How is it Still a (Midd) Thing?


By Charlie Ascher

It has been 285 days since the College unveiled its new logo. Each and every one of those days could have been just a tad bit better if the new logo never existed.

That’s 6,840 hours with a logo that looks like the College proudly unified with DeVry University to create one comprehensive institution. I look forward to our inevitable rebranding to MiddVry University and the opening up of student enrollment to the acclaimed DeVry School of Small Business Management and Entrepreneurship Specialization.

Seriously, our new logo sucks. Yes, I know we complained about it plenty last year, but I did not write this column last year and it still fits the theme, as the logo is still a thing when it should very much not be.

If you haven’t yet watched the release video for the new logo, I highly recommend you do. The background music sounds exactly like the music you’d imagine an accounting firm would play in the background of its recruiting video. Look at us! Our employees are happy and the job totally isn’t boring! We’re lying through our teeth! Those are paid actors! Accounting!

On top of the accounting background music, the logo video does an incredible job at blatantly avoiding explaining why the College decided that emojis were probably the best things to include in the logo. Nothing says “esteemed global institute of higher learning” like a globe emoji and a book emoji, right guys? Guys?

Also let us not forget that the video tells us for a solid three quarters of its duration just how exciting it is that all of our institutions now have the same identifying logo and that this is a BIG DEAL.

And then the last quarter of the video arrives. PUMP FAKE. We actually have two logos! That’s right; Monterey has a different logo to embrace its “independent history and West Coast location.” So apparently we don’t have a comprehensive logo for everything … I’m just as confused as you are.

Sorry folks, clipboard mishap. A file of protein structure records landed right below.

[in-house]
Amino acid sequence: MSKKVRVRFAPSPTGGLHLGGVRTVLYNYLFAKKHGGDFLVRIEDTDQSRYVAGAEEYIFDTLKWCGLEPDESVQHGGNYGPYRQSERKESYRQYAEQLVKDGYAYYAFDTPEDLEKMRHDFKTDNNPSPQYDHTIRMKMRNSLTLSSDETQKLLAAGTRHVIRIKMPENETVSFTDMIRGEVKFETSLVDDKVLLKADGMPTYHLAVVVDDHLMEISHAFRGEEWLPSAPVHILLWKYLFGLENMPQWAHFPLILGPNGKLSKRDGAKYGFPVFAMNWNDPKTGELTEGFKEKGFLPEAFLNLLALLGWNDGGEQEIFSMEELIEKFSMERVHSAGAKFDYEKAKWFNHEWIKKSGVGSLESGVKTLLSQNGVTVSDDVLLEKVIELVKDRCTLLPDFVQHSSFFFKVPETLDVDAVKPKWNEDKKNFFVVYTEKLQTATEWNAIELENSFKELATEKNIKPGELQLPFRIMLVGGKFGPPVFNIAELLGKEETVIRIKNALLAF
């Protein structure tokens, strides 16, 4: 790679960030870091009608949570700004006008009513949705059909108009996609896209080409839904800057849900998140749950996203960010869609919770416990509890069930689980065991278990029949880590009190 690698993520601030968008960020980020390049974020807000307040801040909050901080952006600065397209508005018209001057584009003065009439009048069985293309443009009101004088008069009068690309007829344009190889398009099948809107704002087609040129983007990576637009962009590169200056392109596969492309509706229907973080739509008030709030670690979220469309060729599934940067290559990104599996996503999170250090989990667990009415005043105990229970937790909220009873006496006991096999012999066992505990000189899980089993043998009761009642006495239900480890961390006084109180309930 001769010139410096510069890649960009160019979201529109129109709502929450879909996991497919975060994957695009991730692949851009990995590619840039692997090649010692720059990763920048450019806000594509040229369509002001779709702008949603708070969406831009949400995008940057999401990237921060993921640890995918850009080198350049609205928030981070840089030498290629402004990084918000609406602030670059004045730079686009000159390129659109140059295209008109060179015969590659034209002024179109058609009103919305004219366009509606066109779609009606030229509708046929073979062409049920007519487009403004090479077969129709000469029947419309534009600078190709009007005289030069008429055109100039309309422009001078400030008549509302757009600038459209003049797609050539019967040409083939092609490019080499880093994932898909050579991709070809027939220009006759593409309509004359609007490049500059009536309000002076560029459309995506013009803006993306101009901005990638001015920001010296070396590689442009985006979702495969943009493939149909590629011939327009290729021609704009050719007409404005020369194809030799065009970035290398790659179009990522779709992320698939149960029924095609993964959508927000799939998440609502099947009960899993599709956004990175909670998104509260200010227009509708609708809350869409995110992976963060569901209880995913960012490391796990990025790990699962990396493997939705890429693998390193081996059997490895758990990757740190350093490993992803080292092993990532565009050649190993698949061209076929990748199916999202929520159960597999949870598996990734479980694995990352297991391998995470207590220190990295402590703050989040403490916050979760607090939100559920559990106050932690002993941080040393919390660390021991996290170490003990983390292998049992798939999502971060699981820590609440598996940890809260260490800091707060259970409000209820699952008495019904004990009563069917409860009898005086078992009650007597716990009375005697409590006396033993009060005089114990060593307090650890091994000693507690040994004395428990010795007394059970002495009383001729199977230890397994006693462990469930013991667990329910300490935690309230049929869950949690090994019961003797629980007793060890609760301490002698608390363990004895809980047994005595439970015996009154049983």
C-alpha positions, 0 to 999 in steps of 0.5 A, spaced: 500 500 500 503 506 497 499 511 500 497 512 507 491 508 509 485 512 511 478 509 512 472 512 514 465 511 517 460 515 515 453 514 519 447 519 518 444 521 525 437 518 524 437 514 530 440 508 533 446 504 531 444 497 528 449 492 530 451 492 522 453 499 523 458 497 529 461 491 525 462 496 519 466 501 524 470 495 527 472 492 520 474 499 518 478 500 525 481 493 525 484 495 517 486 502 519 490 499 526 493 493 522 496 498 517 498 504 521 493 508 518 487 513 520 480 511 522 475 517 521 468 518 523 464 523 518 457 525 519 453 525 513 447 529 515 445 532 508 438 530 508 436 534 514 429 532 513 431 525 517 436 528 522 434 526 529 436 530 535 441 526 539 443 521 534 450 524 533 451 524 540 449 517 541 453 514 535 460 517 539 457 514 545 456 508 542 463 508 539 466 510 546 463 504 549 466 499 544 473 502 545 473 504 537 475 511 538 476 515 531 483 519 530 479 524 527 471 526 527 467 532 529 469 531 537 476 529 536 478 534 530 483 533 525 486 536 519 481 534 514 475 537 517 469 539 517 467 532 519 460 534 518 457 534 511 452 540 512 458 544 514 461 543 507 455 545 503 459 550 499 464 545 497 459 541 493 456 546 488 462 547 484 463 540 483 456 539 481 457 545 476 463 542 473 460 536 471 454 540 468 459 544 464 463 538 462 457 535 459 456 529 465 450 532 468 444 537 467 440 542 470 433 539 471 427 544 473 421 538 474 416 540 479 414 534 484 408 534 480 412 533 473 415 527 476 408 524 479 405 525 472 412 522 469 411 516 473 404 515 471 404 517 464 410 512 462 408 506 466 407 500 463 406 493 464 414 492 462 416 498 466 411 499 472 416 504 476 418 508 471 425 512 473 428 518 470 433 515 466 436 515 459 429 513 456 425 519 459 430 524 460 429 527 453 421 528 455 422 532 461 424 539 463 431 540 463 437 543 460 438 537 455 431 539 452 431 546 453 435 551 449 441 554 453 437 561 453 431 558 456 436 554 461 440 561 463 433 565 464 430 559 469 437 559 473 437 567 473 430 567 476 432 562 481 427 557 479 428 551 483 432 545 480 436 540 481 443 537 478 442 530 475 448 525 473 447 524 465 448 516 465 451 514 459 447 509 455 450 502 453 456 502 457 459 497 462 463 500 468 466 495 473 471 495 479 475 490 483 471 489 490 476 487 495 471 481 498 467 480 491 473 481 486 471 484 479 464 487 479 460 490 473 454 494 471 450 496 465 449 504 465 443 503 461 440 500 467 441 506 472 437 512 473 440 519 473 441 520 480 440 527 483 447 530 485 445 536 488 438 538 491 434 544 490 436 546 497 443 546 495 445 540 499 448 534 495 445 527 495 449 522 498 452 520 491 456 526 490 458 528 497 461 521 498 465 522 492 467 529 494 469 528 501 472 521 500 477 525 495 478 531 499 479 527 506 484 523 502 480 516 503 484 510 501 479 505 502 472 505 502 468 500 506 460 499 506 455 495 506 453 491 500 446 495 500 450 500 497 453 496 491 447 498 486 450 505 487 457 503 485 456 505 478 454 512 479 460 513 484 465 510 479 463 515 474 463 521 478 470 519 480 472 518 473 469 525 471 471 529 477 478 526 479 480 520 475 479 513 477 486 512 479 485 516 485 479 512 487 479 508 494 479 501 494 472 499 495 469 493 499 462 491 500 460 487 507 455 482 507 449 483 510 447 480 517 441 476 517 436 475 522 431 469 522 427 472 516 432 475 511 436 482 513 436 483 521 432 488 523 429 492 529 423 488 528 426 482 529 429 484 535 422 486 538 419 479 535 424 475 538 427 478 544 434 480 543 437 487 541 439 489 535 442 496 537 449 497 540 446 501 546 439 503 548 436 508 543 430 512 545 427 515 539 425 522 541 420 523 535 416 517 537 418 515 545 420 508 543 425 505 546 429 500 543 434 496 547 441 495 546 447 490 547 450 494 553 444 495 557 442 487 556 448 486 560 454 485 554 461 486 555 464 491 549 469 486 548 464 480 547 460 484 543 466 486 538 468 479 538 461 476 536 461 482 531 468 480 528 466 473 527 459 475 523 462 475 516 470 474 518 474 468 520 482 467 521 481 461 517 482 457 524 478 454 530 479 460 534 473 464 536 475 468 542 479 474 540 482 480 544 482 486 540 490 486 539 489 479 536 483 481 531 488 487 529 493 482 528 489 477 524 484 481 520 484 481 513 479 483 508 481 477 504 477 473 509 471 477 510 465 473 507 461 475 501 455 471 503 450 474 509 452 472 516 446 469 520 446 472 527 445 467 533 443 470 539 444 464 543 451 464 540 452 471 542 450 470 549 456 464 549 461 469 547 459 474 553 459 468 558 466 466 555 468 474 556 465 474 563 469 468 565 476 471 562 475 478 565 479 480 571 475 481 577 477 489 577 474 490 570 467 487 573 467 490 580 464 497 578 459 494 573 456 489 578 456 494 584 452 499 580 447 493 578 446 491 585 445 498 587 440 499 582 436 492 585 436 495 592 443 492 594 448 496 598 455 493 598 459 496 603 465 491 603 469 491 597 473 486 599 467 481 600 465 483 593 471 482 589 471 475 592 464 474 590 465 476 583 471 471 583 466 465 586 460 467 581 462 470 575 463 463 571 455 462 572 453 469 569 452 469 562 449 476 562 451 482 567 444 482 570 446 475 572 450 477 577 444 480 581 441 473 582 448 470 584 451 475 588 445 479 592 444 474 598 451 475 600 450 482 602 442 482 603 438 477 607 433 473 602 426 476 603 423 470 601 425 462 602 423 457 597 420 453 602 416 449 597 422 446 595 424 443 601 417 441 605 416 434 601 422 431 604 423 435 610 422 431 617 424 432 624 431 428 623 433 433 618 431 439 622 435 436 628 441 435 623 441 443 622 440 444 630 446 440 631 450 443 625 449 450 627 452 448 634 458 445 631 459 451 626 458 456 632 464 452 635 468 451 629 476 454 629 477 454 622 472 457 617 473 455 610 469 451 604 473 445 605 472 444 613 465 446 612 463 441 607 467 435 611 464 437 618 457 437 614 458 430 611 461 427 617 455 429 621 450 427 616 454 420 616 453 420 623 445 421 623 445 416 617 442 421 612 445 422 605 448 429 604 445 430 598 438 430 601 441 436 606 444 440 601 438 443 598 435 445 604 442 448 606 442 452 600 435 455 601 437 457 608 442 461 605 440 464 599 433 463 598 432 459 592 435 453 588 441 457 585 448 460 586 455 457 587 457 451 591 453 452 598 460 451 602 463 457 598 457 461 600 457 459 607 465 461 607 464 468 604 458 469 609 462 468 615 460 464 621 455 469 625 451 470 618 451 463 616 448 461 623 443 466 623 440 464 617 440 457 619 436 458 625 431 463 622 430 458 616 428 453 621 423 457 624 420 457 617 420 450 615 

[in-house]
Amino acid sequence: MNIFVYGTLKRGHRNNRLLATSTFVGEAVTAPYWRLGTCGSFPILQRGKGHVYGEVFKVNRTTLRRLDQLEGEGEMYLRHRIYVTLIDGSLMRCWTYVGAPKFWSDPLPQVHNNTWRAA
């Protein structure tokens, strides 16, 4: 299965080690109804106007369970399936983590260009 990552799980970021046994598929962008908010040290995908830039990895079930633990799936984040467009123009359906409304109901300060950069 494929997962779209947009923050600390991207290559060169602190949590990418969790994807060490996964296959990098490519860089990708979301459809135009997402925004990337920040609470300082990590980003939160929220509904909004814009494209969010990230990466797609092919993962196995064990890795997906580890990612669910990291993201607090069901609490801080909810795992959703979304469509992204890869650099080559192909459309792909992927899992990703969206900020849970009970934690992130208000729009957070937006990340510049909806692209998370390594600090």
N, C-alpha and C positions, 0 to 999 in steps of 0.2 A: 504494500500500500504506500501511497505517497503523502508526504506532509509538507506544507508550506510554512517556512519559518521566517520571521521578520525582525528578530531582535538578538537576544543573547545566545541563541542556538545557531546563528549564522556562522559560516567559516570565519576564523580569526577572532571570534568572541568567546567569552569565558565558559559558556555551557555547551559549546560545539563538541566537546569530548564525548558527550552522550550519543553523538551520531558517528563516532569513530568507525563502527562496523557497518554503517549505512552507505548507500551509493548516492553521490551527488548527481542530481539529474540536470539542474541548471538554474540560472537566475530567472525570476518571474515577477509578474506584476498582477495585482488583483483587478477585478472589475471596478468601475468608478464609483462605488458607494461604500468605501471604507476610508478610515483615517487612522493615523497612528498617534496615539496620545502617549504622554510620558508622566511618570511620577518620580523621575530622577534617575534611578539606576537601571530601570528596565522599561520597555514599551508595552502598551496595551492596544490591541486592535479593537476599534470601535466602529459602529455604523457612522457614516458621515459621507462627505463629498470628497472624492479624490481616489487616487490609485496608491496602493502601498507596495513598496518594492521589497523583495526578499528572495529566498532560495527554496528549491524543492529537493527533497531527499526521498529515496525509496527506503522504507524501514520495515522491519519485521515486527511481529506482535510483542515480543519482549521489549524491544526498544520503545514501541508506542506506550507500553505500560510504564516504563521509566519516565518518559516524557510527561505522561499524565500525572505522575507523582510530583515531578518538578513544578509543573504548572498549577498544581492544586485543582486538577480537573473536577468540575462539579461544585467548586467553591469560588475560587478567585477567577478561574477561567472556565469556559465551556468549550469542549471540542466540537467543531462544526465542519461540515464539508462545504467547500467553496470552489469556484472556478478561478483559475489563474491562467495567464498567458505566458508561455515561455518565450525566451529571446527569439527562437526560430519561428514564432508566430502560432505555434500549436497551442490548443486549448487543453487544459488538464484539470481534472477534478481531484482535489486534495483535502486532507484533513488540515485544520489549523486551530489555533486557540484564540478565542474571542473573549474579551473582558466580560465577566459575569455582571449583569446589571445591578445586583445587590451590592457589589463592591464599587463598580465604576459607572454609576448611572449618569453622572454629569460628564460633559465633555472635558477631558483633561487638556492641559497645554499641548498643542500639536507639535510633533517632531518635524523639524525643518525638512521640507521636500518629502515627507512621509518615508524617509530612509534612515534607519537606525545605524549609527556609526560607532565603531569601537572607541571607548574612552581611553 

Here’s the thing: I fully get the desire to have one logo for all of the College’s entities. The problem is how the logo came into being. The logo release video proudly tells you that the logo went through screening after screening from a wide variety of people and then edit after edit until everyone was happy. The whole point of the logo is to apparently include as much as possible about what the College has to offer. The College shouldn’t have to do that.

We are not a for-profit institution functioning as a corporate entity attempting to brand our way into relevance. We are a 215-year-old, highly respected institution of higher learning. By putting the logo through focus group after focus group, we’ve been left with something that can only offend someone with its mediocrity.

Rather than representing a unique institution “that is more than the sum of its parts,” as the video proudly declares, the logo actually feels less than Midd. We can do better. Let’s get rid of the emojis and the focus groups and try again.